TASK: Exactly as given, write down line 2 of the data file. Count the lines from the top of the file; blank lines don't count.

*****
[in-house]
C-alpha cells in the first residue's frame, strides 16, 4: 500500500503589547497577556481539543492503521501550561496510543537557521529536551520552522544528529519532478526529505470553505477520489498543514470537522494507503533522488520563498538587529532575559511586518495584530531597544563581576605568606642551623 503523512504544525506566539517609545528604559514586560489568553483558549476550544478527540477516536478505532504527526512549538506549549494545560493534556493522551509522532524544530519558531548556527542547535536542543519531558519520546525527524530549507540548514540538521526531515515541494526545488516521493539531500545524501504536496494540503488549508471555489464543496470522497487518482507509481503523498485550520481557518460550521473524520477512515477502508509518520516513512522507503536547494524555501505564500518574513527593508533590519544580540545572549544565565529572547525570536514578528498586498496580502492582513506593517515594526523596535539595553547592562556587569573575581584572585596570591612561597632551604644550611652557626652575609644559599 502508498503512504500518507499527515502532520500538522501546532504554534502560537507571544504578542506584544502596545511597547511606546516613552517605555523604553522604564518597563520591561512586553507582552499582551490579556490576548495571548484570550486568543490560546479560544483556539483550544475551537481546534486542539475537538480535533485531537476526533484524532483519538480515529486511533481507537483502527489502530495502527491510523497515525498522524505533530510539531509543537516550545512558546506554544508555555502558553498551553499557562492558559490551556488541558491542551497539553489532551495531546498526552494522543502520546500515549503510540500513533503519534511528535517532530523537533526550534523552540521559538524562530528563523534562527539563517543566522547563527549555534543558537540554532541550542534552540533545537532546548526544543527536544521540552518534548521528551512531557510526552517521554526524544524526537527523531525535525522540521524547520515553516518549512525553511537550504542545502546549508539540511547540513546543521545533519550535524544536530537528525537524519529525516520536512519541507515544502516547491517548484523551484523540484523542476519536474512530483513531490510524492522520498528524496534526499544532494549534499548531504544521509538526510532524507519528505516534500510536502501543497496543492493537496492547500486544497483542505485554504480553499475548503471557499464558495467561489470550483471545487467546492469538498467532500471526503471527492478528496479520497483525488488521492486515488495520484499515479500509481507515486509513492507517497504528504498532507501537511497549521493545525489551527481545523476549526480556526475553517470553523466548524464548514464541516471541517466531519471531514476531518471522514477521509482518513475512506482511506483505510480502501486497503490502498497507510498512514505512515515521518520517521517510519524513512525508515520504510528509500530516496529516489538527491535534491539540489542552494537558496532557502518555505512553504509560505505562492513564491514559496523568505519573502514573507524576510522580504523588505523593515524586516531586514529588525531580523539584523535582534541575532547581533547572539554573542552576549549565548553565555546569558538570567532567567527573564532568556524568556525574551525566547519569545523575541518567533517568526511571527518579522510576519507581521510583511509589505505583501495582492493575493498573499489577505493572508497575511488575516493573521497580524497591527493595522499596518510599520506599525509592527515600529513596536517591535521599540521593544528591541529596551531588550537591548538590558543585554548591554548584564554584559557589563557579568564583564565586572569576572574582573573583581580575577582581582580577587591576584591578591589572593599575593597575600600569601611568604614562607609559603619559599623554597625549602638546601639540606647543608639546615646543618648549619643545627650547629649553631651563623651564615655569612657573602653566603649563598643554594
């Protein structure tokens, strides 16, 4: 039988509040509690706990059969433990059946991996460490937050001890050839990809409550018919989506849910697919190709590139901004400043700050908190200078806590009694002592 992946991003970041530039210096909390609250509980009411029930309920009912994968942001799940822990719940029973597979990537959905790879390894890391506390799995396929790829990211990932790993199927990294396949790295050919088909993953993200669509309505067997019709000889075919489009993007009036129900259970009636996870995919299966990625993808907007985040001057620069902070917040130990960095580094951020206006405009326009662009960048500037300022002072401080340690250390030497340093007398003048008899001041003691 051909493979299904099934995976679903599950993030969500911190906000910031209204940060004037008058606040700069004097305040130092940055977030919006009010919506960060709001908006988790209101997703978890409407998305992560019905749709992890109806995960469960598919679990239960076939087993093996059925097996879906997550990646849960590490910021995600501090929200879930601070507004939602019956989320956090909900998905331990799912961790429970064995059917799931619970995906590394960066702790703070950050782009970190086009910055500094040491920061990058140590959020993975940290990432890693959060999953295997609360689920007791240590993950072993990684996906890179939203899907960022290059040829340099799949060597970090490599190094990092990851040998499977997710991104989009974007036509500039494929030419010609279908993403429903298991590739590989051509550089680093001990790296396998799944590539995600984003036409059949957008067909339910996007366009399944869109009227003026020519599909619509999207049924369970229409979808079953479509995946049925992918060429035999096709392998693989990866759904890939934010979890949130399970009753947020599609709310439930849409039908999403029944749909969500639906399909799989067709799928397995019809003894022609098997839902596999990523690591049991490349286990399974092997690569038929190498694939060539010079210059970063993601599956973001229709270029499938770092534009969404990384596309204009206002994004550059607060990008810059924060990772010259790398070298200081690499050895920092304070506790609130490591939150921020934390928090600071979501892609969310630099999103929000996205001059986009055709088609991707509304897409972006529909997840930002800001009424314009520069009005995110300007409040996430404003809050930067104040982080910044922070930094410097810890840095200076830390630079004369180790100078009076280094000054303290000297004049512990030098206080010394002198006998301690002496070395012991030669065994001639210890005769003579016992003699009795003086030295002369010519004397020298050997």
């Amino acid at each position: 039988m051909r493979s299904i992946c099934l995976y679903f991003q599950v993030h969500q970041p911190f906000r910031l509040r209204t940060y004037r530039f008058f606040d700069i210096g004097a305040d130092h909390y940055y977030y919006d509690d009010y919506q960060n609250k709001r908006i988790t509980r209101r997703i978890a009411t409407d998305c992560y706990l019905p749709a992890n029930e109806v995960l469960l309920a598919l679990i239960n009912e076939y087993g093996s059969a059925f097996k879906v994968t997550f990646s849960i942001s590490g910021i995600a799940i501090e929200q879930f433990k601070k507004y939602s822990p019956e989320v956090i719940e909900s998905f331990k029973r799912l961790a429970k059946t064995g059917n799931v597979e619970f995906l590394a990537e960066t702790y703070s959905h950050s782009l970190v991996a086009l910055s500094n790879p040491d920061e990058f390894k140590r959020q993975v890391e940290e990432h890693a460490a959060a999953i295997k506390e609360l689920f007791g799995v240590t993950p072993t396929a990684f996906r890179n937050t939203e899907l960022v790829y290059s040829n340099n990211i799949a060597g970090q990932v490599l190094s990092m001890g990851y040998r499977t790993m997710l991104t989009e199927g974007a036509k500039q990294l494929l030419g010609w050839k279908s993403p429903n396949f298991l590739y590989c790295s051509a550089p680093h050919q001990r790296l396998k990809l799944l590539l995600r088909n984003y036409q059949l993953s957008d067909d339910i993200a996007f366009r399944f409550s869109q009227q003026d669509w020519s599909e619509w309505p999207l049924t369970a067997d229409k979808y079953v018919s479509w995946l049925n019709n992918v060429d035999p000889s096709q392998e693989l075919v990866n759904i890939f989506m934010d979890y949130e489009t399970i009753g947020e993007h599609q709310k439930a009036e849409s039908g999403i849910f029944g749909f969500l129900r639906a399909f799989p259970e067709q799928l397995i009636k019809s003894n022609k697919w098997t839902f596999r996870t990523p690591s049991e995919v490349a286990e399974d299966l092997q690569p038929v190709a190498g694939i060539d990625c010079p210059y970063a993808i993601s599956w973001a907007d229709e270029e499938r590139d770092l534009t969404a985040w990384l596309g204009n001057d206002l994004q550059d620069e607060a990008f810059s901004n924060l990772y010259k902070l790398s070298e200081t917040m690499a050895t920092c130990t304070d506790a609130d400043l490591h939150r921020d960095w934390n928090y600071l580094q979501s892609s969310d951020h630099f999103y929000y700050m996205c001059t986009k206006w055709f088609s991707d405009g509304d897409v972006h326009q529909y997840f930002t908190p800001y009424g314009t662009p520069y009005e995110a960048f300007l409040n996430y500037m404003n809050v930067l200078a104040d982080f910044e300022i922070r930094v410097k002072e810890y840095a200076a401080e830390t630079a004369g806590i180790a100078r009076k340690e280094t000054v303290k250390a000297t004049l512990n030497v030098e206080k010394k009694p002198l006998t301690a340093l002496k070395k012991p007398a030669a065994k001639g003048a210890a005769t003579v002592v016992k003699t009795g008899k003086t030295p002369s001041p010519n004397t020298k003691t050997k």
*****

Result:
C-alpha cells in the first residue's frame, strides 16, 4: 500500500503589547497577556481539543492503521501550561496510543537557521529536551520552522544528529519532478526529505470553505477520489498543514470537522494507503533522488520563498538587529532575559511586518495584530531597544563581576605568606642551623 503523512504544525506566539517609545528604559514586560489568553483558549476550544478527540477516536478505532504527526512549538506549549494545560493534556493522551509522532524544530519558531548556527542547535536542543519531558519520546525527524530549507540548514540538521526531515515541494526545488516521493539531500545524501504536496494540503488549508471555489464543496470522497487518482507509481503523498485550520481557518460550521473524520477512515477502508509518520516513512522507503536547494524555501505564500518574513527593508533590519544580540545572549544565565529572547525570536514578528498586498496580502492582513506593517515594526523596535539595553547592562556587569573575581584572585596570591612561597632551604644550611652557626652575609644559599 502508498503512504500518507499527515502532520500538522501546532504554534502560537507571544504578542506584544502596545511597547511606546516613552517605555523604553522604564518597563520591561512586553507582552499582551490579556490576548495571548484570550486568543490560546479560544483556539483550544475551537481546534486542539475537538480535533485531537476526533484524532483519538480515529486511533481507537483502527489502530495502527491510523497515525498522524505533530510539531509543537516550545512558546506554544508555555502558553498551553499557562492558559490551556488541558491542551497539553489532551495531546498526552494522543502520546500515549503510540500513533503519534511528535517532530523537533526550534523552540521559538524562530528563523534562527539563517543566522547563527549555534543558537540554532541550542534552540533545537532546548526544543527536544521540552518534548521528551512531557510526552517521554526524544524526537527523531525535525522540521524547520515553516518549512525553511537550504542545502546549508539540511547540513546543521545533519550535524544536530537528525537524519529525516520536512519541507515544502516547491517548484523551484523540484523542476519536474512530483513531490510524492522520498528524496534526499544532494549534499548531504544521509538526510532524507519528505516534500510536502501543497496543492493537496492547500486544497483542505485554504480553499475548503471557499464558495467561489470550483471545487467546492469538498467532500471526503471527492478528496479520497483525488488521492486515488495520484499515479500509481507515486509513492507517497504528504498532507501537511497549521493545525489551527481545523476549526480556526475553517470553523466548524464548514464541516471541517466531519471531514476531518471522514477521509482518513475512506482511506483505510480502501486497503490502498497507510498512514505512515515521518520517521517510519524513512525508515520504510528509500530516496529516489538527491535534491539540489542552494537558496532557502518555505512553504509560505505562492513564491514559496523568505519573502514573507524576510522580504523588505523593515524586516531586514529588525531580523539584523535582534541575532547581533547572539554573542552576549549565548553565555546569558538570567532567567527573564532568556524568556525574551525566547519569545523575541518567533517568526511571527518579522510576519507581521510583511509589505505583501495582492493575493498573499489577505493572508497575511488575516493573521497580524497591527493595522499596518510599520506599525509592527515600529513596536517591535521599540521593544528591541529596551531588550537591548538590558543585554548591554548584564554584559557589563557579568564583564565586572569576572574582573573583581580575577582581582580577587591576584591578591589572593599575593597575600600569601611568604614562607609559603619559599623554597625549602638546601639540606647543608639546615646543618648549619643545627650547629649553631651563623651564615655569612657573602653566603649563598643554594